There is so much learning going on for the child, not only with the actual art process, fine motor development, and aesthetic sensibilities, but with the vocabulary that goes along with it all!

  • Paint brush
  • Hairs of the brush
  • Rounded
  • Flat
  • Brush handle
  • Water colors
  • Water color paper
  • Tubes
  • Cakes
  • Primary colors
  • Complimentary colors
  • Blending
  • Muddying
  • Rinsing a brush
  • Dabbing a brush on a paper towel
  • Dry brush technique
  • Wet on wet technique
And, don't forget the all-important Practical Life learning:

  • putting on an art smock 
  • getting out the art mat for the table 
  • carrying the tray 
  • filling & emptying the little water containers 
  • carrying the completed art piece to the drying rack
  • scrubbing the art mat clean for its next use
Okay, let's get back to nature!
The Outdoor Classroom is always a great place to draw & paint the plants that are growing there. I am reminded of  my good friend Mana from the Muse in Willits, and her wonderful arts program with the children in that Northern California town. She often has a wonderful display of the children's outdoor art at the entrance to her Outdoor Classroom. This is their sort of "daily nature journal."

Photo from Mana from the

Then, I thought about how much children like to make their drawings look realistic (even though I personally LOVE the wild drawings of the very youngest children). In my Montessori Preschool classroom, I would often find little ones tracing photos of flowers (and many other subjects from nature) by placing the picture on the light table, then placing copy paper over the picture and tracing carefully to reproduce a realistic rendition. You can read more about  children creating realistic leaf pictures using the insets from the Montessori Leaf cabinet at my past post here: Realistic Leaf Drawing in the Montessori room.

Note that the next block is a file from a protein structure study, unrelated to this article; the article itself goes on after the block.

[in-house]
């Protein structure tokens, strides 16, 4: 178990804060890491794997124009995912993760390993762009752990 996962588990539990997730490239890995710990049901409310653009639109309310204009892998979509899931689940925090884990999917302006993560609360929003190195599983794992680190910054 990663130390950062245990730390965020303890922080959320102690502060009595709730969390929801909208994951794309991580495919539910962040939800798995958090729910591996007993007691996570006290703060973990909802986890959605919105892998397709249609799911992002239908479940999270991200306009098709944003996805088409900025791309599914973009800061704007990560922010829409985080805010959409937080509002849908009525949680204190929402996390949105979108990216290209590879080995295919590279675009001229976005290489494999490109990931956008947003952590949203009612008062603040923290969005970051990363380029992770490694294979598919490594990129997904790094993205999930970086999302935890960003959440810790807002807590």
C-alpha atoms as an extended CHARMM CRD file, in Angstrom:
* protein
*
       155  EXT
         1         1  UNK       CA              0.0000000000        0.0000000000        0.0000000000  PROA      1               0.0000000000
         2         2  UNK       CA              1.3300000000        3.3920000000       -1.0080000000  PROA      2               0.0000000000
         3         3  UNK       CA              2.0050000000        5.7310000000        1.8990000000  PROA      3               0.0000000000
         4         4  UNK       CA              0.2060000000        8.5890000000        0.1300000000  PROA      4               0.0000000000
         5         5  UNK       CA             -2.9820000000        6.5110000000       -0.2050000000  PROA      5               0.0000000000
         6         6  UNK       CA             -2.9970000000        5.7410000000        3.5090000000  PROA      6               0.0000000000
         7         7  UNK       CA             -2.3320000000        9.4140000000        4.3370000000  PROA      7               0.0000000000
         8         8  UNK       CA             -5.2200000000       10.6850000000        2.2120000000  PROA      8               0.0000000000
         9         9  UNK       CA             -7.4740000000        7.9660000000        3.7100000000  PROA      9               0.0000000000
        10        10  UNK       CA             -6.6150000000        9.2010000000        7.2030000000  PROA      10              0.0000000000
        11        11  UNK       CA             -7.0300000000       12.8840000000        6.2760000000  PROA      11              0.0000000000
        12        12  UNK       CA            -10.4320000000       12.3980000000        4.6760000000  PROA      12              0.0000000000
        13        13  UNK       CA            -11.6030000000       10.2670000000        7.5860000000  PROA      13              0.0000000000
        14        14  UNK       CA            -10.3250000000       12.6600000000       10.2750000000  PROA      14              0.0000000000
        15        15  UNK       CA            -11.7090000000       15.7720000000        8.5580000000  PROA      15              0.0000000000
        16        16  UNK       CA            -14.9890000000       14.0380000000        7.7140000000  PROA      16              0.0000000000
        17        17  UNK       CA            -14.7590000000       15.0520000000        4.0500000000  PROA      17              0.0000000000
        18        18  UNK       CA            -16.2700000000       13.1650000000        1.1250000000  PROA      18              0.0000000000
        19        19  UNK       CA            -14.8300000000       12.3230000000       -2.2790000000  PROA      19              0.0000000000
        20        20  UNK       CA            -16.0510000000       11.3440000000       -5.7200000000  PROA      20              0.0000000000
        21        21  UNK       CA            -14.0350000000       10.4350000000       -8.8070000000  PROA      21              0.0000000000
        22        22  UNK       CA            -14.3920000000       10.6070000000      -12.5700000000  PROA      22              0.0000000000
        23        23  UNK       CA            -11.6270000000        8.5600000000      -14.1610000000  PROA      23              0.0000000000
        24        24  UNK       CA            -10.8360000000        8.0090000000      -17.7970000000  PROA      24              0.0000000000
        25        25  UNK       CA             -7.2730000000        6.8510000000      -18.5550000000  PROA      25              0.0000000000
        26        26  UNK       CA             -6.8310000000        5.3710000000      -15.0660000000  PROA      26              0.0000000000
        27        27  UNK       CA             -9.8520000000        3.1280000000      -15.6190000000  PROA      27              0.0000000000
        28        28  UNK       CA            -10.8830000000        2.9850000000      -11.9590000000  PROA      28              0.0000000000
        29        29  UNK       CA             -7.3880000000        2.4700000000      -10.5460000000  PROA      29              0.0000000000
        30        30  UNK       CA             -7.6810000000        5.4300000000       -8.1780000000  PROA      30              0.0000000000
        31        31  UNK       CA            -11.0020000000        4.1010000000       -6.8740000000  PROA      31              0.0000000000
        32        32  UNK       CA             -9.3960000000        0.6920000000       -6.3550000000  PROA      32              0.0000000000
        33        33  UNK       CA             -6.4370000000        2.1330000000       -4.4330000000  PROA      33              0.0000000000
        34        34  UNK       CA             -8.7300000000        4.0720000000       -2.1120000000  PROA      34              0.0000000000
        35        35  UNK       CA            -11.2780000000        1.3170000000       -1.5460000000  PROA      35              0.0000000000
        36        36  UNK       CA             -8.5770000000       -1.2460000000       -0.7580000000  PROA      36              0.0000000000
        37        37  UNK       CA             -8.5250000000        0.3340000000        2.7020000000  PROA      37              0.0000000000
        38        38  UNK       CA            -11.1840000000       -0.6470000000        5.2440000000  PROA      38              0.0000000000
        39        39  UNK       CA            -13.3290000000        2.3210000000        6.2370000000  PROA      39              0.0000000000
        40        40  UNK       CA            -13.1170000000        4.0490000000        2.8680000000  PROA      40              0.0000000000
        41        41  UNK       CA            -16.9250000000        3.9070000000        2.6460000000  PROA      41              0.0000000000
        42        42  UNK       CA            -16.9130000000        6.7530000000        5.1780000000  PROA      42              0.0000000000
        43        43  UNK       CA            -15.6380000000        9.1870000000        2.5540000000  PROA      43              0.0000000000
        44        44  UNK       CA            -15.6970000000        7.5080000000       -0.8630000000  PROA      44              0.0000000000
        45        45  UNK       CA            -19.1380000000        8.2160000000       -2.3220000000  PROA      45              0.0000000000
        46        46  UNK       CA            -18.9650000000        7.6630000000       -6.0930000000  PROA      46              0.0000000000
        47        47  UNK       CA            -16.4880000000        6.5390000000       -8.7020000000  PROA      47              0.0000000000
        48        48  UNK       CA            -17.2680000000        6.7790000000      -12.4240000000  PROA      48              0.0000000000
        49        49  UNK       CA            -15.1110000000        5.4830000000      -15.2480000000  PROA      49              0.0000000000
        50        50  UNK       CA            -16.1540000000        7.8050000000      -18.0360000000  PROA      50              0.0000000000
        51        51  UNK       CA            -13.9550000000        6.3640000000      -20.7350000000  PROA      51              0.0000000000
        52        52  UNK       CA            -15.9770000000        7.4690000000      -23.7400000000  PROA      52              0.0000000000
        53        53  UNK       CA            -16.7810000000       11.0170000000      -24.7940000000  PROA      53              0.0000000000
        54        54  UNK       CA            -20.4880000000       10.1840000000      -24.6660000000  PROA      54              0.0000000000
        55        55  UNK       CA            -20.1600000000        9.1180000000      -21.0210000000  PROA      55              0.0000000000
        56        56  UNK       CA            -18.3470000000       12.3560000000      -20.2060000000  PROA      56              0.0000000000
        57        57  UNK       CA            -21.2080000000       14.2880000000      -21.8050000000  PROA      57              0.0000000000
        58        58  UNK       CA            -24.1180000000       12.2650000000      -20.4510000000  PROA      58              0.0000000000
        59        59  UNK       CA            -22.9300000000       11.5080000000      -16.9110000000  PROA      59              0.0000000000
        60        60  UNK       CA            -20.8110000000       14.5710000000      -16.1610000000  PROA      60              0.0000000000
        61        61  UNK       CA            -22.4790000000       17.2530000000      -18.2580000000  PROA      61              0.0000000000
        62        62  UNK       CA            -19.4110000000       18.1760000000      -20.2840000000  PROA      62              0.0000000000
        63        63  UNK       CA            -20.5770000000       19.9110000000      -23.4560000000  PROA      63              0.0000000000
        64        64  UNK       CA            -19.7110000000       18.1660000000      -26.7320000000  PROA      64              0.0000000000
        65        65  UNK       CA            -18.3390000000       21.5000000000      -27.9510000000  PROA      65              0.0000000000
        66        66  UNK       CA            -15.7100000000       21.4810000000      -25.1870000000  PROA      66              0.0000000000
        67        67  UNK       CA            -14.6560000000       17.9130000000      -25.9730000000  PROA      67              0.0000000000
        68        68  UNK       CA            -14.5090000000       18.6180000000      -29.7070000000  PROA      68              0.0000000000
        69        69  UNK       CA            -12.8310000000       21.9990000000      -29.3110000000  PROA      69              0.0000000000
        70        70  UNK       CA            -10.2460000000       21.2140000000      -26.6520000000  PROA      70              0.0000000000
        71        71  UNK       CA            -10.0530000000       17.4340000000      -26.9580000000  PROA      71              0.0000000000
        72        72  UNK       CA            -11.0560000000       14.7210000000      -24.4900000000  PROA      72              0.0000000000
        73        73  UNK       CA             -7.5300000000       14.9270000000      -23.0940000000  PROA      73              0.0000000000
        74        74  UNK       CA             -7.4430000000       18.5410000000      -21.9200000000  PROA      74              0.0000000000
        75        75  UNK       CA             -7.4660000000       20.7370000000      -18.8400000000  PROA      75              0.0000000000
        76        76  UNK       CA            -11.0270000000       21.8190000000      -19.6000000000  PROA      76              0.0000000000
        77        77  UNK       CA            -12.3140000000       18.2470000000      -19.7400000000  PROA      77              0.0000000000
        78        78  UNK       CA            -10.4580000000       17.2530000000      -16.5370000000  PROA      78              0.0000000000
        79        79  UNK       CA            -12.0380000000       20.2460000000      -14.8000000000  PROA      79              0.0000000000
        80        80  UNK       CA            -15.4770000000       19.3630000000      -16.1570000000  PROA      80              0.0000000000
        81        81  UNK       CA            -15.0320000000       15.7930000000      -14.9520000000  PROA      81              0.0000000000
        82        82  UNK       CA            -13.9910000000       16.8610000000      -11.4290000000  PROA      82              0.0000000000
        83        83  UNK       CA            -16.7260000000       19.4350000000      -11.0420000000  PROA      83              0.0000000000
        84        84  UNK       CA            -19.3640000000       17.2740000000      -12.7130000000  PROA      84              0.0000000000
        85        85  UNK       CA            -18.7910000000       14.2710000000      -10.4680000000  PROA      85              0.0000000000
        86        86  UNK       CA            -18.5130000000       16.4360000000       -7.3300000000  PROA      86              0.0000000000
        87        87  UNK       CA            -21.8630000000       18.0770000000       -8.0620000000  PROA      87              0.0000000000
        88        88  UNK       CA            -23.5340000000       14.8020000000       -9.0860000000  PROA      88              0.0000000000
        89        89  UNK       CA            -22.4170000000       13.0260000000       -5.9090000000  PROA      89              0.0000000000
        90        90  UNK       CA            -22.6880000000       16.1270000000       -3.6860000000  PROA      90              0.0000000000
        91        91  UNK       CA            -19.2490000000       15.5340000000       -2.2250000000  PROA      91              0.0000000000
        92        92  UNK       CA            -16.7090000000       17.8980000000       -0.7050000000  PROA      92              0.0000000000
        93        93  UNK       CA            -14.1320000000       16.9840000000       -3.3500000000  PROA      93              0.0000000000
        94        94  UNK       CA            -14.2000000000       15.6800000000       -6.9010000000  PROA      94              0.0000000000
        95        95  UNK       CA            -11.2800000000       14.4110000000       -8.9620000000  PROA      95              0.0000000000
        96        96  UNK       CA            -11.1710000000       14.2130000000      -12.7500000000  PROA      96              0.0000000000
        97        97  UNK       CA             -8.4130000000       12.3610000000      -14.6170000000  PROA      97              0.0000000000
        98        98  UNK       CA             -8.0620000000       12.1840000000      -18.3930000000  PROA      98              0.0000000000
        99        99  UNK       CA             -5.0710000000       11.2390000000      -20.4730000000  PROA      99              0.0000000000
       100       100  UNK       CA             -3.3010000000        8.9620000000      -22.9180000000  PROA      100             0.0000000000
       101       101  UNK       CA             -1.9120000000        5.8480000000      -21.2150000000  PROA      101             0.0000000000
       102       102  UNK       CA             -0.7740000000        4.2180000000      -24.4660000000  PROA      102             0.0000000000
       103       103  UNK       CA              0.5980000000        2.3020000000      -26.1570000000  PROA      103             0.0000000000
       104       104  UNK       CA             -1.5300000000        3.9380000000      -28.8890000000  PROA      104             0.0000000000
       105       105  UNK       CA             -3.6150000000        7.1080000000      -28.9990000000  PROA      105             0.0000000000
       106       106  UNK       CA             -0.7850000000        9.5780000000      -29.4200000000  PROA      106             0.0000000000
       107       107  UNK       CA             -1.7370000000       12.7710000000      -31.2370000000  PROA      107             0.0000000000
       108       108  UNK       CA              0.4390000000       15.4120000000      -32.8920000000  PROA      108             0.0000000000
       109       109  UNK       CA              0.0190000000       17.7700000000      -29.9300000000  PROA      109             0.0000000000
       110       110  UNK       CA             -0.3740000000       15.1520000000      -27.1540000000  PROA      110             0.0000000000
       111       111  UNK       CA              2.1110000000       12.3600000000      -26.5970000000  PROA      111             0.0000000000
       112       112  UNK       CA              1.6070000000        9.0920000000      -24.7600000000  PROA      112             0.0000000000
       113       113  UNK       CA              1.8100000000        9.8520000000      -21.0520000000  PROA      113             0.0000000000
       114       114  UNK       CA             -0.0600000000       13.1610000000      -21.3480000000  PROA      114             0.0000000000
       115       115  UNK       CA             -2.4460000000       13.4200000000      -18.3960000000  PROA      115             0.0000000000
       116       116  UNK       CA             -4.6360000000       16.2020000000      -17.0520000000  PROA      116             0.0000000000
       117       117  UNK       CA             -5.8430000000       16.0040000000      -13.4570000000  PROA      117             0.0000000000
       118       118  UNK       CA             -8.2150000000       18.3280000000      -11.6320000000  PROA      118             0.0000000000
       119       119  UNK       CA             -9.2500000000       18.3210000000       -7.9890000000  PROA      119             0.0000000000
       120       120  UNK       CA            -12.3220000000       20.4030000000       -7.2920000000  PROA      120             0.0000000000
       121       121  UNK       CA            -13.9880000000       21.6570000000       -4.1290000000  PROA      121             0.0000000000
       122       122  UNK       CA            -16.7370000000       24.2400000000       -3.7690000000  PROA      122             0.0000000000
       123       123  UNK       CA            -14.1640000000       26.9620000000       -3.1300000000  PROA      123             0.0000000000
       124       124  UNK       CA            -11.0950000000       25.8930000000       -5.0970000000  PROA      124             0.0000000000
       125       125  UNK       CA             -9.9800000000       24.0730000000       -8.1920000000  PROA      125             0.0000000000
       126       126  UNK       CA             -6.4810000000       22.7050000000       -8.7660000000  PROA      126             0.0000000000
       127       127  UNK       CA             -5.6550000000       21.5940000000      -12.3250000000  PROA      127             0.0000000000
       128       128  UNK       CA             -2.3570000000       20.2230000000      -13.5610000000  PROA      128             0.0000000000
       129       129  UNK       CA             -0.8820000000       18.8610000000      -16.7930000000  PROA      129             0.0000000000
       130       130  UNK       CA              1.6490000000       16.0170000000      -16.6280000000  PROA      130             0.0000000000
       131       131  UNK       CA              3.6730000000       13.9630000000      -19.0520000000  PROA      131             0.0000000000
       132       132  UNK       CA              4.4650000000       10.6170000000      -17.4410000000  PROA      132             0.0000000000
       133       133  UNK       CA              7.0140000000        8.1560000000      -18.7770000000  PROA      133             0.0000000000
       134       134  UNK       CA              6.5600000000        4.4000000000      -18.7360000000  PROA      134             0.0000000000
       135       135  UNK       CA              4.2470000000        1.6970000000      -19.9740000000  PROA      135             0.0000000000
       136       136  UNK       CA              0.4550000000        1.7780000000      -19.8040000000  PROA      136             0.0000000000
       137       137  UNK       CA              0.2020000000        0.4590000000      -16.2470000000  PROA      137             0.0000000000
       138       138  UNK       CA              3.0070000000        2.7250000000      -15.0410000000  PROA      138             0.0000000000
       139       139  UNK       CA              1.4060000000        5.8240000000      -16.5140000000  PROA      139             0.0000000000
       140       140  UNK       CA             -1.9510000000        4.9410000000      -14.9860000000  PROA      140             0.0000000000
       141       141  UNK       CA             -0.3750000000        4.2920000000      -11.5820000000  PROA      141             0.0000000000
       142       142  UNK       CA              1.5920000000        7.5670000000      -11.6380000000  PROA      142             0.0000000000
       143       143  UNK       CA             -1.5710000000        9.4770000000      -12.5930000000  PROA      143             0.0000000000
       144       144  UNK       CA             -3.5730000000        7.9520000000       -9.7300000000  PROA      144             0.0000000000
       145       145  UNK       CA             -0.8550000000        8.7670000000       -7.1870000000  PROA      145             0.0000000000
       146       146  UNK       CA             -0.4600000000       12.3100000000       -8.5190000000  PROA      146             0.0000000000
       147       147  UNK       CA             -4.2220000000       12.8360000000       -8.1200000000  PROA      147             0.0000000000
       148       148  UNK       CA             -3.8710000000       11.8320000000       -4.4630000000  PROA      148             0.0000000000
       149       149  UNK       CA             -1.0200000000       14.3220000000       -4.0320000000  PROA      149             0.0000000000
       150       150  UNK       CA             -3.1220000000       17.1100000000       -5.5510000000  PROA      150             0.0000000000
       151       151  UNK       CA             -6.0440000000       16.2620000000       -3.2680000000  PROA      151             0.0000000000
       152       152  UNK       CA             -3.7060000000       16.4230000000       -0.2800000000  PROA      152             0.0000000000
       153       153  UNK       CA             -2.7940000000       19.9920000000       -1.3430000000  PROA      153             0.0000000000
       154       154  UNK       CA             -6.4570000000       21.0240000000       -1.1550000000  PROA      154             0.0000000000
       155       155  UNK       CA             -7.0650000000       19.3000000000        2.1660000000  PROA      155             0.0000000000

Let's trace!

4 yr old at the light table tracing a picture 

How about some lovely hand made felt flower hats for a fun  nature drama! The way this can fit into journal making is to invite the children to write, draw, or dictate their story and then it can be acted out with props and even music.
You can wrap some colorful felt fabric around the child's head, then add plastic (or real) flowers!

My friend, Mana from the Muse, at her lovely art center, teaches drama classes and of course the children create all the props & costumes. Here are paper machete hats for a midsummer garden performance that the children spent days creating. They each kept a journal of their story ideas and little sketches of their costume & set ideas.

There was even a Lucky Green Leaf Man! (pictured below) 

Which brings us to face painting...another magical activity that works so well in the outdoors. (or indoors) Whenever you paint a child's face, the drama play begins! 

Such a delightful way for the adult to "paint"! Flowers, butterflies, leaves, the sun, stars, even caterpillars...and the child's face is the canvas. This is also a very wonderful way to get to know a child and his/her temperament as the child must sit so still! Then,when the painting is done, I have the child run a bit outside to help the paints dry on the face so they don't get smeared! 

Face painting has been one of my favorite ways that children have drawn me back into nature. I just can't wait for the chance to paint an echinacea flower on a child's face in the near future!

Photo from the artists at Dollar Photo Club 
Need I say more...

Photo from the artists of Dollar Photo Club

This post is part of the BLOG HOP at Wings, Worms & Wonder. I am excited and quite honored to be one of the blogs featured. And, you can be sure I'm taking Kelly's upcoming eCourse:
Click here for more info: Draw Yourself Back to Nature eCourse



  • My favorite hummingbird feeder
  • Starter pack of hummingbird nectar
  • Feeder cleaning brushes
  • Folkmanis hummingbird puppet 
  • Template for making "Parts of the Hummingbird" booklets
  • Montessori style Lesson Plan book with 7 lesson plans to go along with the materials in the box covering many curriculum areas
Simply LEAVE A COMMENT in the section below ANSWERING THIS QUESTION: Why are hummingbirds so magical for children? 

The winner will be chosen on Monday morning (October 12th), so watch for the announcement right here at my blog post on that day.  Good luck! 

Next, you can hop over to Lisa deYoung's Site for the Friday Blog featured in this wonderful blog hop! Here is that link: Mountain 

Thanks very much for visiting my Blog and I hope you come back again real soon! You can subscribe for updates here and conveniently receive my posts in your inbox: Magical Movement Company Subscribe for Updates.